Killer Frequency is available on PlayStation 4, PlayStation 5, Windows PC, Xbox One, Xbox Series X; in VR for the Meta Quest 2 and Quest Pro; and on Nintendo Switch (which strangely costs $10 more than the other versions).
Master Detective Archives: Rain Code
From the minds behind whodunit murder mystery visual novel Danganronpa and Spike Chunsoft (which is responsible for many other cult hits) comes the Nintendo Switch-exclusive Master Detective Archives: Rain Code.
You’re part of the WDO, the World Detective Organization, a scrappy crew whose mission is to eradicate mysteries. Yeah, screw mysteries! In this visual novel with hidden-object elements, you’ll hunt for clues and utilize each character’s “forensic fortes” to solve cases. Apparently, the WDO is an “extra-privileged” organization, yet some of the characters don’t know why they’re in it. For some reason, I feel like the WDO may create more mysteries than it can solve in a single game. Bonus reason for my excitement: Voice actor SungWon Cho (also known as ProZD) lent his voice to one of the detectives, “Number One.”
Master Detective Archives: Rain Code launches on June 30 on Nintendo Switch.
Dordogne is a place in France, I recently learned. It’s also the name of a gorgeous-looking game published by Focus Entertainment and developed by studios Umanimation and Un Je Ne Sais Quoi. Dordogne (the game) came out earlier this month for every modern console, including PC. For Xbox Game Pass subscribers, it’s available on that service for no extra charge.
I reckon it’d be tough to find anyone who doesn’t find its 3D-meets-watercolor art style appealing, but thankfully there seems to be a lot more here than just visual panache. It tells the charming story of a girl who revisits Dordogne, where she used to spend time as a child with her grandmother, who has presumably passed away. There, she has a sad realization: she’s losing grasp of her precious memories; the places she traveled to and things she used to do with her grandma no longer resonate the same way. You’ll have to find a way to get them back.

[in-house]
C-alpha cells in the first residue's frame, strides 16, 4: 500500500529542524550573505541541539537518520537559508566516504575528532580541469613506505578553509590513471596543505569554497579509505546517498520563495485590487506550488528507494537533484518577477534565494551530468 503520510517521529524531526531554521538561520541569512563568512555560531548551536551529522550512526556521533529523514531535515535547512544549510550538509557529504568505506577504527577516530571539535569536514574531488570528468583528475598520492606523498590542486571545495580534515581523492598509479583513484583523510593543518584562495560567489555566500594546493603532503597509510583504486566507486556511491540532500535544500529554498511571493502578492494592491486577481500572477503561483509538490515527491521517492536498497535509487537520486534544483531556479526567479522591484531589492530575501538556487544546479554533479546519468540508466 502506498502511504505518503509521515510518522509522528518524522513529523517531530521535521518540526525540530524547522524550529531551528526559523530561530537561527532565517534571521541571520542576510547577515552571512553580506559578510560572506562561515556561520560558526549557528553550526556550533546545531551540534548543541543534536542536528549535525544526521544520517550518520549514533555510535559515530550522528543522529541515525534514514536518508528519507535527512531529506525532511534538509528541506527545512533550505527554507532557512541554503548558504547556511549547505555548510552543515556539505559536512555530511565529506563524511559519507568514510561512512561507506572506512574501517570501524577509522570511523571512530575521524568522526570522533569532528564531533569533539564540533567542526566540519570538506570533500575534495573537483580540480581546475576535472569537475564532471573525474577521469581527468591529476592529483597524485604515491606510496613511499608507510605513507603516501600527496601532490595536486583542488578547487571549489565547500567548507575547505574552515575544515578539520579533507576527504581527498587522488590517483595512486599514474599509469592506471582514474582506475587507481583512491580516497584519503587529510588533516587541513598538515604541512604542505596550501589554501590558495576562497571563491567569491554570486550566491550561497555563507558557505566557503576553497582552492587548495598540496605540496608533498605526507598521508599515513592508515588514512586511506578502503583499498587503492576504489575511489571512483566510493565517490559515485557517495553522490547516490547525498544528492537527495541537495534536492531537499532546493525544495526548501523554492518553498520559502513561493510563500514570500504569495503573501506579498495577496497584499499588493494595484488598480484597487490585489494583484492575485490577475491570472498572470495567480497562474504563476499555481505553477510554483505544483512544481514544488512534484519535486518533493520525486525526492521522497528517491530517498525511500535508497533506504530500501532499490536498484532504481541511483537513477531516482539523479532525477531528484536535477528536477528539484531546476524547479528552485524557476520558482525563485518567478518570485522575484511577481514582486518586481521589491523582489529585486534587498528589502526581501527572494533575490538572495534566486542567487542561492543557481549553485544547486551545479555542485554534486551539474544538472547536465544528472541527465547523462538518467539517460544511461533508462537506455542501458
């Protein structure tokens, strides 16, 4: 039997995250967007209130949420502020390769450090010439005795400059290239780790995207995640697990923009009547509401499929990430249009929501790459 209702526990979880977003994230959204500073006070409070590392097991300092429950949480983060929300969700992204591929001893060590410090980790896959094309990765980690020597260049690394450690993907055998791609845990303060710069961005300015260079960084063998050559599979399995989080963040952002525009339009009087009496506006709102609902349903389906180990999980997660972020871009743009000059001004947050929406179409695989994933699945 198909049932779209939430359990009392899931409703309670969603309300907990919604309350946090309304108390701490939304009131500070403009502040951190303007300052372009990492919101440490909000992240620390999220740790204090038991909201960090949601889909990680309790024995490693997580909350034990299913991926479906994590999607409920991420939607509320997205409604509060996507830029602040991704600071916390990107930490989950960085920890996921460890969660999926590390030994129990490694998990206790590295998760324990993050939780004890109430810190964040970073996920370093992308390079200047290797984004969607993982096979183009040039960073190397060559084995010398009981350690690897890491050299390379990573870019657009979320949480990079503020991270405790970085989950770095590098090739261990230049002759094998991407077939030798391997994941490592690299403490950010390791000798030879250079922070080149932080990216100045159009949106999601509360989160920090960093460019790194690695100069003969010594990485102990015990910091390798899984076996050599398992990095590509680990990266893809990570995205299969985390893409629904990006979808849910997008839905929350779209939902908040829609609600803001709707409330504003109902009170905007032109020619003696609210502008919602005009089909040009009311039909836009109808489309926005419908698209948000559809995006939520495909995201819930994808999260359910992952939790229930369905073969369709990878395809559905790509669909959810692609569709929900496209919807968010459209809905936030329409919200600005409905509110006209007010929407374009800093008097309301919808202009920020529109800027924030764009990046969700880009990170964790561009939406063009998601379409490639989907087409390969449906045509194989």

Dordogne is available on Nintendo Switch, PlayStation 4, PlayStation 5, Windows PC, Xbox One, and Xbox Series X.
Cats. Teahouses. Cats who own teahouses. Cats who own teahouses making tea for other cats. Cats who own teahouses making tea for other cats who drink tea and engage in delightful chatter as you make their drinks.
I’ve just cheekily described a portion of the gameplay loop of Pekoe, a charming game that wears its Animal Crossing inspiration proudly and loudly. It’s launching via Steam Early Access later in June, and the trailer may have already sold you. You get to create your cozy teahouse just the way you want, and improve your craft as a teamaker to make all of your kitty customers happy. There’s not a bad vibe to be seen within 100 miles of this game’s chill setting.
There’s no better way to describe this game than as wholesome. If that’s up your alley, there are a bunch of other games you might enjoy checking out from the recent Wholesome Direct, an indie games showcase.